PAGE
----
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Herding Lions: Leadership Tips for Field Trainers

By April 30, 2019September 30th, 2021LTEN Focus On Training

Herding Lions: Leadership Tips for Field Trainers


If managing people is like herding cats, then mentoring fellow sales reps is more like herding lions.

Being a life sciences field trainer can be a fulfilling way to mentor colleagues while also gaining valuable skills and experience that may lead to future sales manager roles, but also comes with the challenge of being accountable for driving learning and performance outcomes without having any formal authority over the reps. If managing people is like herding cats, then mentoring fellow sales reps is more like herding lions. Nothing is going to happen unless the lions want it to happen, so succeeding in the field trainer role requires mastery of soft power, which is all about persuasion and influence.

Here are some tips for the new field trainer:

  1. Align with your manager: Align yourself closely with your sales manager’s vision for the geography and for your role. Encourage your manager to share that vision with the rest of the sales team, positioning you as a key lieutenant with delegated authority. Some of their hard power will transfer to you by association.
  2. Reset your relationships: From one day to the next, you and your peers go from being work buddies to being something else: It’s not quite a manager-employee relationship, but it’s also no longer just a peer relationship. Take the time to speak with your colleagues about this 500-pound gorilla. What do they need from you to help them succeed and what do you need from them in order to provide that support. You can still be friends, but there need to be some new boundaries and ground rules.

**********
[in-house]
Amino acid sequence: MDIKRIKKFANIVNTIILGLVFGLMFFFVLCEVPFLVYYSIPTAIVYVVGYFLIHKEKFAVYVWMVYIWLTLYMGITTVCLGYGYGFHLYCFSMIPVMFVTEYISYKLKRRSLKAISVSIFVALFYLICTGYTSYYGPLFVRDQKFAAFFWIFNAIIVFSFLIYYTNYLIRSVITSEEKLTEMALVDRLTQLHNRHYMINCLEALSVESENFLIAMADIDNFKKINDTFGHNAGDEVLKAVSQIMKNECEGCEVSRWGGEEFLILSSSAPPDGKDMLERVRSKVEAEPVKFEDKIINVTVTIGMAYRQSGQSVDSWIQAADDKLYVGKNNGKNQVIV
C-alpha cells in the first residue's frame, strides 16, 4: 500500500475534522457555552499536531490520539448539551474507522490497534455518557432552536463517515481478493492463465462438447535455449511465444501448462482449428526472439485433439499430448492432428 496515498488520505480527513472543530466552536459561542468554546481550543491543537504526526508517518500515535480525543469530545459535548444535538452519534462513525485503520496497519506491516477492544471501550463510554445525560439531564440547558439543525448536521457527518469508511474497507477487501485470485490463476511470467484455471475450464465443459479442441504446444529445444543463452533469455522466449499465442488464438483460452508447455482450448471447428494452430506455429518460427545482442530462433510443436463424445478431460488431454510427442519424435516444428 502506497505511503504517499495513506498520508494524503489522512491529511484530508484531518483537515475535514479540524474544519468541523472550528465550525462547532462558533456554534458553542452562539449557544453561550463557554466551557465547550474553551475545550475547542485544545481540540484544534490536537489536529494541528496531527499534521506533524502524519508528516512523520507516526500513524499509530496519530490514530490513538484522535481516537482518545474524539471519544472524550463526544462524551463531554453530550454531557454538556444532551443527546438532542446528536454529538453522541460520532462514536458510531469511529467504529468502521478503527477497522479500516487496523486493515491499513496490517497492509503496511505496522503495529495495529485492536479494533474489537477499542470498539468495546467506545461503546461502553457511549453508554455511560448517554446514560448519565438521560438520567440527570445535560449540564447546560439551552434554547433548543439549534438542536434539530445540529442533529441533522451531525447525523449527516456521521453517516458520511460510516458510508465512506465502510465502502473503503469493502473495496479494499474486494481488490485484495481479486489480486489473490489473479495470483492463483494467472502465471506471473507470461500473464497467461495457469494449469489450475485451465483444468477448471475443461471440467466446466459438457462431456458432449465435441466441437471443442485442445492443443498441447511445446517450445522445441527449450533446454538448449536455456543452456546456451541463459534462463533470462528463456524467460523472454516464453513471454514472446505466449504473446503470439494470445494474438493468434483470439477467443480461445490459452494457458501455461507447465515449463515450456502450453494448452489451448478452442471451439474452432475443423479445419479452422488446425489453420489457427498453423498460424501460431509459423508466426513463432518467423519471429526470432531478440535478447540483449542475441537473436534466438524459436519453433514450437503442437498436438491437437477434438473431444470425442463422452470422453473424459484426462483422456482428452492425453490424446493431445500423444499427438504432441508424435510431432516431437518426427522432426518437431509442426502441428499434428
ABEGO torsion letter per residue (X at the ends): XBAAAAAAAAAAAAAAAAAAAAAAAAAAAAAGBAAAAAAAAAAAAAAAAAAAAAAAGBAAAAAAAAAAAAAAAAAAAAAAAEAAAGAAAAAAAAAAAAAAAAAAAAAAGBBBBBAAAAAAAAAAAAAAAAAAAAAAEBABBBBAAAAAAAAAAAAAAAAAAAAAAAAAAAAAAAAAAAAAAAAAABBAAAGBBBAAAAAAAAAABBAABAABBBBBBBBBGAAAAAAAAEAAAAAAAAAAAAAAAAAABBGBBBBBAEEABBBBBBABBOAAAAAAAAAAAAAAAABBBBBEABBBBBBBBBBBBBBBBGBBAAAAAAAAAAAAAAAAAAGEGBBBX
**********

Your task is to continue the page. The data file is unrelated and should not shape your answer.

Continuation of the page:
3. Deliver Value Early: Once you and your manager have reset the team’s expectations, you need to earn their respect, and nothing accomplishes that quite like getting some early wins. Find an opportunity where you can over deliver and help a colleague achieve big gains. Word will travel quickly that working with you translates into sales results, and then other colleagues will seek your help.
  4. Facilitate, Don’t Dictate: Marshall Goldsmith, a bestselling management author and world-renowned executive coach, likes to say: “I’m not here to tell you who you want to be. I’m here to help you be the person that you want to be. And that’s hard enough.” Part of your growth as a leader is learning to prioritize the needs of others and developing the patience to let them steer.
  5. Make Key Opinion Leaders Your Allies: In every region, there are likely to be one or two informal leaders who sway the group. If you can help these key opinion leaders and earn their respect, they will quickly bring the rest of the team in line with your plans.

The best and most successful leaders lean heavily on influence and persuasion.

Exercising soft power involves getting others to do things willingly, because they see it as something desirable and/or in their best interest. Most leaders use both hard and soft power, but the best and most successful ones lean more heavily on influence and persuasion, while the least effective ones are overly dependent on authority. Take advantage of this opportunity to grow your influence and persuasion skills and establish strong leadership core muscles.

Gus Prestera, Ph.D., leads the consultancy Prestera FX and is an organizational
effectiveness consultant, educator and coach. Email Gus at


About LTEN

The Life Sciences Trainers & Educators Network ( is the only global 501(c)(3) nonprofit organization specializing in meeting the needs of life sciences learning professionals. LTEN shares the knowledge of industry leaders, provides insight into new technologies, offers innovative solutions and communities of practice that grow careers and organizational capabilities. Founded in 1971, LTEN has grown to more than 3,200 individual members who work in pharmaceutical, biotech, medical device and diagnostic companies, and industry partners who support the life sciences training departments.

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